Facebook groups, bloggers, Pinterest boards and my family. These are places I feel safe enough to express myself and educate myself. Here I find understanding about the day-to-day realities of life with a chronic illness. They help me understand what’s happening to me, so I’m not in a permanent state of confusion and don’t feel alone. 

6. I got a hobby.  

At first I watched a huge amount of Netflix, but the busy person in me found it hard to do nothing all day except rest. I thought about how creative therapies are used to help people. I taught myself to loom knit, weave and crochet. I’m still trying to widen my creative horizons on days where I can’t use my hands. But my brain still works, so I have alternative methods of coping instead of lying in bed feeling useless.

7. I laugh at myself.  

I poke fun at my own condition, especially on the fibromyalgia fog days because you know I’m quite funny when my brain isn’t in gear, and I don’t want to be frustrated and angry all of the time.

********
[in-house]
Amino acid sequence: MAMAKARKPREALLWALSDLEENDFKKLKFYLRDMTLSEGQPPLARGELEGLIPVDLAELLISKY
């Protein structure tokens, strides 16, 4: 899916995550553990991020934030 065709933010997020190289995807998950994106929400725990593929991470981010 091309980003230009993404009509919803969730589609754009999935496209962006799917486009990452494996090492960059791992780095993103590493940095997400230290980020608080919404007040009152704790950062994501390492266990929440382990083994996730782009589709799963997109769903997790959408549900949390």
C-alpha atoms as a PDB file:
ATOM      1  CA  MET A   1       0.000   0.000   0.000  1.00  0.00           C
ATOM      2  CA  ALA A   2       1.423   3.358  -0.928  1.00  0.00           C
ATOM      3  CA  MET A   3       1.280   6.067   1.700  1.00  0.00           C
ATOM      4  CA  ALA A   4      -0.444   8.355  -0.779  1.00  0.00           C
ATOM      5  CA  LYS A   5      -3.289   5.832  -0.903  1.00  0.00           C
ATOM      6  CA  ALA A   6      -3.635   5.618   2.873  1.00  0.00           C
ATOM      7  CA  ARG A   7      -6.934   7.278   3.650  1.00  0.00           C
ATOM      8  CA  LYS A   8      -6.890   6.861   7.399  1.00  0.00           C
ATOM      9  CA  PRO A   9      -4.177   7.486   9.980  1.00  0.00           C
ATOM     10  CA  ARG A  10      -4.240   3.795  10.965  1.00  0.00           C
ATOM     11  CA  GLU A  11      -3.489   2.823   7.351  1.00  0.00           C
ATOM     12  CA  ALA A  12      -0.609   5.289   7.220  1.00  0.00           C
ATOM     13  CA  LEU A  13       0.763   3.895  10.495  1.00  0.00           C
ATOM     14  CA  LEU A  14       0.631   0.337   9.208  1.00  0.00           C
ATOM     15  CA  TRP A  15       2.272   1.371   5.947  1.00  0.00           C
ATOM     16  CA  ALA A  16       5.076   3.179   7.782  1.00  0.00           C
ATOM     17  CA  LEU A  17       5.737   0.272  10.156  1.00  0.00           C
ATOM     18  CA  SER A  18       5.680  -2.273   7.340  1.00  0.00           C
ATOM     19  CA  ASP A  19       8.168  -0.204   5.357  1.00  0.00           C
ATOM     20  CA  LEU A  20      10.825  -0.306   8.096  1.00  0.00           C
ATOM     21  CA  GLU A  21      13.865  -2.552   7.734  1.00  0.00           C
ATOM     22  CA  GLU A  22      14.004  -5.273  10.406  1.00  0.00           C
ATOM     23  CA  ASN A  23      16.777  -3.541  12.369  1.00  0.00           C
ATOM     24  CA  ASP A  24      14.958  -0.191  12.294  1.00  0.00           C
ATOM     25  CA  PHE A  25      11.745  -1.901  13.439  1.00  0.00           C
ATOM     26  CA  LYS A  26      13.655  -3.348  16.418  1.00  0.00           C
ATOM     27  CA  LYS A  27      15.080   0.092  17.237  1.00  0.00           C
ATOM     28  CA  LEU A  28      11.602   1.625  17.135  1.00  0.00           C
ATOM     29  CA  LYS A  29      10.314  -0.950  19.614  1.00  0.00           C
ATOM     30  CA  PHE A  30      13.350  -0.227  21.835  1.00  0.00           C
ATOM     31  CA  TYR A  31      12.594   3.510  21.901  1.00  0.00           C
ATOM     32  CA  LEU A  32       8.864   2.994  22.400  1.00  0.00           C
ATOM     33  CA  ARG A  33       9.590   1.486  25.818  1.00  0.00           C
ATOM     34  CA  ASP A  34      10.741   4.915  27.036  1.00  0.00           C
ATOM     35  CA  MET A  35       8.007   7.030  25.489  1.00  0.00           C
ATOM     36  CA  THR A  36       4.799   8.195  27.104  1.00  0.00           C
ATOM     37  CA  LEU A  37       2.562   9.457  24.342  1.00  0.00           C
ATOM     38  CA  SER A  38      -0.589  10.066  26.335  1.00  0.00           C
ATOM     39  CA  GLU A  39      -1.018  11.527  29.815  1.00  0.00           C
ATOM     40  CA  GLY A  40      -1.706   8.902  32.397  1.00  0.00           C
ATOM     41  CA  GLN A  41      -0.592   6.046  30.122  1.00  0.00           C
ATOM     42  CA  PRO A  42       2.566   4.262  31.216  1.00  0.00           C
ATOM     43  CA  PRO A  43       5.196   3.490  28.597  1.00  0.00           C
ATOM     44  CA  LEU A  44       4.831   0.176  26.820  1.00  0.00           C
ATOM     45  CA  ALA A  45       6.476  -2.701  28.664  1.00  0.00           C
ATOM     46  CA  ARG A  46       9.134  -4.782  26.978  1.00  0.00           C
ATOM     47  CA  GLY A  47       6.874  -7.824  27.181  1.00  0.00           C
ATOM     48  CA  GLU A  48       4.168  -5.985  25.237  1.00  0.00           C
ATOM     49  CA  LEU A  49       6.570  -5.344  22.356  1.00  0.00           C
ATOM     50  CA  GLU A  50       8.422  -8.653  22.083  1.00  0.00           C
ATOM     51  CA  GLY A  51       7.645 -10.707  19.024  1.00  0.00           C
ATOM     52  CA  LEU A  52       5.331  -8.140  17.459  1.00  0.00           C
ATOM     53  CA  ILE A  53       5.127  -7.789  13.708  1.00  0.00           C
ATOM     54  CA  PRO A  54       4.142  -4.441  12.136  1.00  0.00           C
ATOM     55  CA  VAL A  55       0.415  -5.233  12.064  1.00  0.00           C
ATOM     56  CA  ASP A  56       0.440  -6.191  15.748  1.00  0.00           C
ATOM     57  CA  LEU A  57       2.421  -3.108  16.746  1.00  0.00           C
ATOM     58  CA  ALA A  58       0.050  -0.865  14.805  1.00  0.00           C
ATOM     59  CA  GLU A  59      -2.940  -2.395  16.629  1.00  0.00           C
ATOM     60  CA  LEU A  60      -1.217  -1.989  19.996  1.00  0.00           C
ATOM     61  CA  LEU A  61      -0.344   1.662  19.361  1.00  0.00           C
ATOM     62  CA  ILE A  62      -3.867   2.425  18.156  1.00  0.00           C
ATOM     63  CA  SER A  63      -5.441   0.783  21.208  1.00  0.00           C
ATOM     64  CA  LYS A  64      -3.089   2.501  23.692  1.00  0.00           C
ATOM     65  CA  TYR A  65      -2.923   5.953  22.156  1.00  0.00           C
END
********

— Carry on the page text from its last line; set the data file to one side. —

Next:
All of these help me cope with my loss. They help me realize that having a chronic illness isn’t the end of my world. It’s a chance to think about who I was, who I am and who I want to be. With time I’m sure I will get to “acceptance,” and the grief I feel will fade. But until then, I’m not beating myself up about the times that I’m “feeling sorry for myself.”

Follow this journey on The Dottie Dormouse.

Lead photo source: Thinkstock Images

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When Health Issues Make You Question If You're Living Up to Your Potential

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“You’ve got so much potential.”

I remember people telling me that, and my teachers telling my parents that about me, too, when I was younger. What does that even mean?

“You can do anything you set your mind to.” That’s another one. I’m pretty sure I tried to move objects with my mind after too many episodes of “Sabrina, the Teenage Witch” but that was never successful. I’m pretty sure I’ve tried to get a better paying job and win the lottery too, but those didn’t work out either. My “potential” feels quite limited, given the health issues I’ve had. The last nine years have felt wasted in comparison to how I thought they should have been, to how my 20s should have been lived judging by the media and the lives of those around me, or peers on social media. These two phrases, rather than inspiring confidence in me, make me look back on the years and wonder where it went.